Why Employers Don’t Really Care What You Have Learnt at University

Student Guest


July 1st, 2012

There is a belief that studying will help us to learn the technical skills needed for our chosen career path.

By Richa Deshpande

Have you ever sat in an Econometrics lecture listening to the lecturer mumble something about confidence intervals, lines of best fit etc – concepts which simply go in one ear and out the other? Where the most interesting part of the lecture is checking Facebook on your phone every minute to see if anything has changed or anxiously checking your watch to see when class will end?  Why is it that we bother to turn up to lectures at all when we aren’t interested in the subject? Often it is required to complete a specific major or course, which relates to the career path we want to enter. However often students have misconceptions about the reasons as to why we need to complete certain subjects, courses and degrees. There is a belief that studying will help us to learn the technical skills needed for our chosen career path. Although this may certainly be the case for some industries and employers there is also another reason to why we study specific prerequisites.

I am here to tell you that we have all been misled. Employers don’t really care about what you learn at university and whether it is directly relatable in the workplace. In fact the main motive behind requesting prerequisite subjects or prerequisite majors is that it signals to them the type of student you are.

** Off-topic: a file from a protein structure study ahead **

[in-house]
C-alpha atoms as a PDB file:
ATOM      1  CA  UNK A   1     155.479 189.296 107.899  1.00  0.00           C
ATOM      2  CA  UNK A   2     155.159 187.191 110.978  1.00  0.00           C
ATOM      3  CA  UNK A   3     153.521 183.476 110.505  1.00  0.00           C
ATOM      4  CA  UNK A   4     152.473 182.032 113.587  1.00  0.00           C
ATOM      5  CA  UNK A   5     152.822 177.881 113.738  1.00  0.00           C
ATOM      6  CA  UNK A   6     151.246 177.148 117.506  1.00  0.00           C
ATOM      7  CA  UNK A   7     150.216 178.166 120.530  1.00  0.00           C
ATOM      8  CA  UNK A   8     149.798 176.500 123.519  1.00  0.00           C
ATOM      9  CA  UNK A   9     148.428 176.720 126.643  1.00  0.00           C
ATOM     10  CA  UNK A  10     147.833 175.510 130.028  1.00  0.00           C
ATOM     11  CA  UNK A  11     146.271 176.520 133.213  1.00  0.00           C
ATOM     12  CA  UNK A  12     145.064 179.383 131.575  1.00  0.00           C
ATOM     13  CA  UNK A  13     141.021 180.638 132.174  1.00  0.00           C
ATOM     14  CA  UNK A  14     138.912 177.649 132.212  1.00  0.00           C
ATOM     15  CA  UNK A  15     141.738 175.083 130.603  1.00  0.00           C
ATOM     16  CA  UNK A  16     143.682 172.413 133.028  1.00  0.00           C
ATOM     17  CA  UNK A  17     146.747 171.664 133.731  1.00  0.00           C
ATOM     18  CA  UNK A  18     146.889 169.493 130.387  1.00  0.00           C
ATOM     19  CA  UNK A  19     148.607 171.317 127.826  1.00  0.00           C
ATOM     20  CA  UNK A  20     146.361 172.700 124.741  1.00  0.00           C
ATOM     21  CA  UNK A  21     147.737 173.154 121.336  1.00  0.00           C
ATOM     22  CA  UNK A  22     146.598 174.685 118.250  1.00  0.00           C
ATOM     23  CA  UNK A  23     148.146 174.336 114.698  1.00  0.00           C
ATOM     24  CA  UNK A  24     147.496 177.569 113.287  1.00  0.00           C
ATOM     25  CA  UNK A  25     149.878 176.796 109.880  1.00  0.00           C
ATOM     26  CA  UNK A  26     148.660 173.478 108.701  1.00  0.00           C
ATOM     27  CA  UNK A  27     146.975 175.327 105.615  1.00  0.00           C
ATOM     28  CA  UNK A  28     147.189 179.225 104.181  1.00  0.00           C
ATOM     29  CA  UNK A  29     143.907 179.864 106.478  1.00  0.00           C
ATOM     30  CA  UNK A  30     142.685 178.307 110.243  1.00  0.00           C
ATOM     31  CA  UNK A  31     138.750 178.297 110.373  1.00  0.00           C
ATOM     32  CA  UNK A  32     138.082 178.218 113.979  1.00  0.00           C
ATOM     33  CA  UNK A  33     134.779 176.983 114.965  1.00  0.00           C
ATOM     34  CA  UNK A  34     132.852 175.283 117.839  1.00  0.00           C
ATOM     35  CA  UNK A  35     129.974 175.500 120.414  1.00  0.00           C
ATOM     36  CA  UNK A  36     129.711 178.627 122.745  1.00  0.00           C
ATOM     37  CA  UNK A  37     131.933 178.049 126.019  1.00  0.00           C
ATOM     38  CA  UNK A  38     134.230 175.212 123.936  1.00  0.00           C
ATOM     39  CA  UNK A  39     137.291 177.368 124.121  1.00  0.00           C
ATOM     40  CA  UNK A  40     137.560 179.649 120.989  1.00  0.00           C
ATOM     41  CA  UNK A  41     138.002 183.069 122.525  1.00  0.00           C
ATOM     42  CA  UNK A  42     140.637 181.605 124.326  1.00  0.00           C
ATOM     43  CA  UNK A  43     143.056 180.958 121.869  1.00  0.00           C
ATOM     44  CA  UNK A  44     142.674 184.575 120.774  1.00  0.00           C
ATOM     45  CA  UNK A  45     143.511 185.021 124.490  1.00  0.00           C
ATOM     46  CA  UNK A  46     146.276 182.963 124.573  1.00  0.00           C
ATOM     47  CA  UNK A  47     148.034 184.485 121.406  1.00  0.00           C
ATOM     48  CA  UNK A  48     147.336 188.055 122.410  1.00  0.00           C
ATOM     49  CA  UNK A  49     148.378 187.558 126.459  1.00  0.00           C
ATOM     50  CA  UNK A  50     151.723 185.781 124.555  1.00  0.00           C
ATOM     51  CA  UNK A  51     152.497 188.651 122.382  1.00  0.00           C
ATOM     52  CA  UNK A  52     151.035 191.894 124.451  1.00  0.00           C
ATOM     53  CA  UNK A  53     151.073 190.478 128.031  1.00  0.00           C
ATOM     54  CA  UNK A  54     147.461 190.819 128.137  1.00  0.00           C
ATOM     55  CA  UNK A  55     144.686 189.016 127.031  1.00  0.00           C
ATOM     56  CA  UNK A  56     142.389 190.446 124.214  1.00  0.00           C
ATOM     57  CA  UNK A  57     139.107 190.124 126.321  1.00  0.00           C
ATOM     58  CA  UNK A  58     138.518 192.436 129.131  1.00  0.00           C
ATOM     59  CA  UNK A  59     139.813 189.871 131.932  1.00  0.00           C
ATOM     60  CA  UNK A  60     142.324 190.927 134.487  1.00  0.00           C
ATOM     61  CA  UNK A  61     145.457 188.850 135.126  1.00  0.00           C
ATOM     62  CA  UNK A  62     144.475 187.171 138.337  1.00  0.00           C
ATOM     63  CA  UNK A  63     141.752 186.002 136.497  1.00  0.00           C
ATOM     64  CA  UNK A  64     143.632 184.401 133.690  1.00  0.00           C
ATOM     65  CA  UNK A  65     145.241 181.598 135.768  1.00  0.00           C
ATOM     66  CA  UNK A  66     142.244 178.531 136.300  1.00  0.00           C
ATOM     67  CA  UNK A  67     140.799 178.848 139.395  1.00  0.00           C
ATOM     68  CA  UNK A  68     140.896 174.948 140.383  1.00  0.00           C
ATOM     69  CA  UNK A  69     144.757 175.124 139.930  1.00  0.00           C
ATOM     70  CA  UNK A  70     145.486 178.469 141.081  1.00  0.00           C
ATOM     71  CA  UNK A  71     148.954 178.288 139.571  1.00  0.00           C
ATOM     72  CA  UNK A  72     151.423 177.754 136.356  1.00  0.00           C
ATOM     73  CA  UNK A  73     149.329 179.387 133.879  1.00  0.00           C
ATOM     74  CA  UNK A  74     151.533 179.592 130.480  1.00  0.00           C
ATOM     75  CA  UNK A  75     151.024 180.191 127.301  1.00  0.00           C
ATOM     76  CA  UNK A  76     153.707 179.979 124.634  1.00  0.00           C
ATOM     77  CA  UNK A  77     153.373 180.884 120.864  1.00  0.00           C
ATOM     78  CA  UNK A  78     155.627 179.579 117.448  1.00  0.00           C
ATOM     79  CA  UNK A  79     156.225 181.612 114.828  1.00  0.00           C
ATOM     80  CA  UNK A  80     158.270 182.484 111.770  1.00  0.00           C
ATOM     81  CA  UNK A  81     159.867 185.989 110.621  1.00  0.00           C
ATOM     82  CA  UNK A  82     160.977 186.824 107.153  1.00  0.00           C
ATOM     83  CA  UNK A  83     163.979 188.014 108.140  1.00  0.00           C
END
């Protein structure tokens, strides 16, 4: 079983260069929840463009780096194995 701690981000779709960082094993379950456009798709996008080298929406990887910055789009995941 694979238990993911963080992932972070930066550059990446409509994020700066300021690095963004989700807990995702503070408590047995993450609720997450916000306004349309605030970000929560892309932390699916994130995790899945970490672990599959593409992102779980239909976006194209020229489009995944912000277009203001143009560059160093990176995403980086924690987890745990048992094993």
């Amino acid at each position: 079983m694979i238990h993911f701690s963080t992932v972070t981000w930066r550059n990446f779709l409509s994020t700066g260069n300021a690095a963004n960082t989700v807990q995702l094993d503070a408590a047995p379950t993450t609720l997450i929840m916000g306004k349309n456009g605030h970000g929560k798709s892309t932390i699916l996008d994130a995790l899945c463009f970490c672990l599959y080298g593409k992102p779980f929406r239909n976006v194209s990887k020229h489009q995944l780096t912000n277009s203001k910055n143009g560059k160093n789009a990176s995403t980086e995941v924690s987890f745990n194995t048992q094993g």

This strategy often known as “Separating Equilibrium”; a topic studied under Game Theory is often misunderstood and unfamiliar to many students.  For those of you looking to enter the competitive job market as a graduate, understanding the strategies of employers can be very helpful. I am here to enlighten you about what employers are really thinking when they set their application criteria.

Separating Equilibrium is based on the idea that employers want to separate the “good” students from the “bad” students. Using basic mathematic analysis, employers can calculate a specific subject (course type/degree level) a student needs to study to signal their type (ie. Whether they are a good or bad applicant). Often they use this analysis to guide their prerequisite guidelines in job applications.

Therefore, we can see that studying econometrics at university is not about learning econometric modeling, but rather the fact that you have studied econometrics demonstrates to employers the quality of applicant you are.

So the next time you are selecting your subjects, keep in mind that although understanding the course material and doing well is important and will most accelerate your success at university, the fact that you simply completed the subject signals important information to your employer.

The views expressed within this article are those of the author and do not represent the views of the ESSA Committee or the Society's sponsors. Use of any content from this article should clearly attribute the work to the author and not to ESSA or its sponsors.

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